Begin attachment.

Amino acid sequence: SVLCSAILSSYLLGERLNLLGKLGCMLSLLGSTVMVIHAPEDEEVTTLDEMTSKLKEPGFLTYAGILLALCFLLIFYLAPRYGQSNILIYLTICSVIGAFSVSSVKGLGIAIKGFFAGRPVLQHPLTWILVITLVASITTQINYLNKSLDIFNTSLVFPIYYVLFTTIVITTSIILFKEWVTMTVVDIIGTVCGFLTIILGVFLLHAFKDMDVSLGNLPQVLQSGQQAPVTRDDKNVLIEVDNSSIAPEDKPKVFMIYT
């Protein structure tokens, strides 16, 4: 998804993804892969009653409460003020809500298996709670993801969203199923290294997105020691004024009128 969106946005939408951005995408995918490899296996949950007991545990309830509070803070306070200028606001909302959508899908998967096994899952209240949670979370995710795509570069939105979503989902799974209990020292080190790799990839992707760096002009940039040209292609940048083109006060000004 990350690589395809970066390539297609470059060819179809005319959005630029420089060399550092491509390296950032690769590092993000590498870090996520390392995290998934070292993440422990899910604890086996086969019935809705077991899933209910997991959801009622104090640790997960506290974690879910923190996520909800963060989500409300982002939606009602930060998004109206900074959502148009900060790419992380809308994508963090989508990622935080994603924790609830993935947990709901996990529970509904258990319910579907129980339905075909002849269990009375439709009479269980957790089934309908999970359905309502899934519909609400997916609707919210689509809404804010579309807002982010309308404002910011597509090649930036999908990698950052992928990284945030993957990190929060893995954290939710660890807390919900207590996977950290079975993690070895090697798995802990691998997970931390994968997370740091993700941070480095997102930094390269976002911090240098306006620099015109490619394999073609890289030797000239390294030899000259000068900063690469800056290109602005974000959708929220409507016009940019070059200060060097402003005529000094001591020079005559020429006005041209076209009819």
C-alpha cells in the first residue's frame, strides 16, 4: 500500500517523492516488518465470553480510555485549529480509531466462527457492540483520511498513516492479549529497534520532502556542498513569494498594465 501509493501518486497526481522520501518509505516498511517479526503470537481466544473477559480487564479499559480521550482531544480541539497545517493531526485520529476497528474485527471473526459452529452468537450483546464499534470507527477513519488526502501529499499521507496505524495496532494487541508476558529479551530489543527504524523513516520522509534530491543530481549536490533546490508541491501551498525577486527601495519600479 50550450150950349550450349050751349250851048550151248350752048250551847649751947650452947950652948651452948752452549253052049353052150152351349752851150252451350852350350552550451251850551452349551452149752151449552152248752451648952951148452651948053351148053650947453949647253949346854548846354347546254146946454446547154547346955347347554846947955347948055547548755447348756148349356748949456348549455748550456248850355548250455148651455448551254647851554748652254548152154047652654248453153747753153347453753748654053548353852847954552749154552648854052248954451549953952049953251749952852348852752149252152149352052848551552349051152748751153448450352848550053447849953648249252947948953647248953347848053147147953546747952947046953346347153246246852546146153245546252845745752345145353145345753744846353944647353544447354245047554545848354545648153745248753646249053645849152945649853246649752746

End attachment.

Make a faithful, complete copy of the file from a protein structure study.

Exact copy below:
Amino acid sequence: SVLCSAILSSYLLGERLNLLGKLGCMLSLLGSTVMVIHAPEDEEVTTLDEMTSKLKEPGFLTYAGILLALCFLLIFYLAPRYGQSNILIYLTICSVIGAFSVSSVKGLGIAIKGFFAGRPVLQHPLTWILVITLVASITTQINYLNKSLDIFNTSLVFPIYYVLFTTIVITTSIILFKEWVTMTVVDIIGTVCGFLTIILGVFLLHAFKDMDVSLGNLPQVLQSGQQAPVTRDDKNVLIEVDNSSIAPEDKPKVFMIYT
């Protein structure tokens, strides 16, 4: 998804993804892969009653409460003020809500298996709670993801969203199923290294997105020691004024009128 969106946005939408951005995408995918490899296996949950007991545990309830509070803070306070200028606001909302959508899908998967096994899952209240949670979370995710795509570069939105979503989902799974209990020292080190790799990839992707760096002009940039040209292609940048083109006060000004 990350690589395809970066390539297609470059060819179809005319959005630029420089060399550092491509390296950032690769590092993000590498870090996520390392995290998934070292993440422990899910604890086996086969019935809705077991899933209910997991959801009622104090640790997960506290974690879910923190996520909800963060989500409300982002939606009602930060998004109206900074959502148009900060790419992380809308994508963090989508990622935080994603924790609830993935947990709901996990529970509904258990319910579907129980339905075909002849269990009375439709009479269980957790089934309908999970359905309502899934519909609400997916609707919210689509809404804010579309807002982010309308404002910011597509090649930036999908990698950052992928990284945030993957990190929060893995954290939710660890807390919900207590996977950290079975993690070895090697798995802990691998997970931390994968997370740091993700941070480095997102930094390269976002911090240098306006620099015109490619394999073609890289030797000239390294030899000259000068900063690469800056290109602005974000959708929220409507016009940019070059200060060097402003005529000094001591020079005559020429006005041209076209009819």
C-alpha cells in the first residue's frame, strides 16, 4: 500500500517523492516488518465470553480510555485549529480509531466462527457492540483520511498513516492479549529497534520532502556542498513569494498594465 501509493501518486497526481522520501518509505516498511517479526503470537481466544473477559480487564479499559480521550482531544480541539497545517493531526485520529476497528474485527471473526459452529452468537450483546464499534470507527477513519488526502501529499499521507496505524495496532494487541508476558529479551530489543527504524523513516520522509534530491543530481549536490533546490508541491501551498525577486527601495519600479 50550450150950349550450349050751349250851048550151248350752048250551847649751947650452947950652948651452948752452549253052049353052150152351349752851150252451350852350350552550451251850551452349551452149752151449552152248752451648952951148452651948053351148053650947453949647253949346854548846354347546254146946454446547154547346955347347554846947955347948055547548755447348756148349356748949456348549455748550456248850355548250455148651455448551254647851554748652254548152154047652654248453153747753153347453753748654053548353852847954552749154552648854052248954451549953952049953251749952852348852752149252152149352052848551552349051152748751153448450352848550053447849953648249252947948953647248953347848053147147953546747952947046953346347153246246852546146153245546252845745752345145353145345753744846353944647353544447354245047554545848354545648153745248753646249053645849152945649853246649752746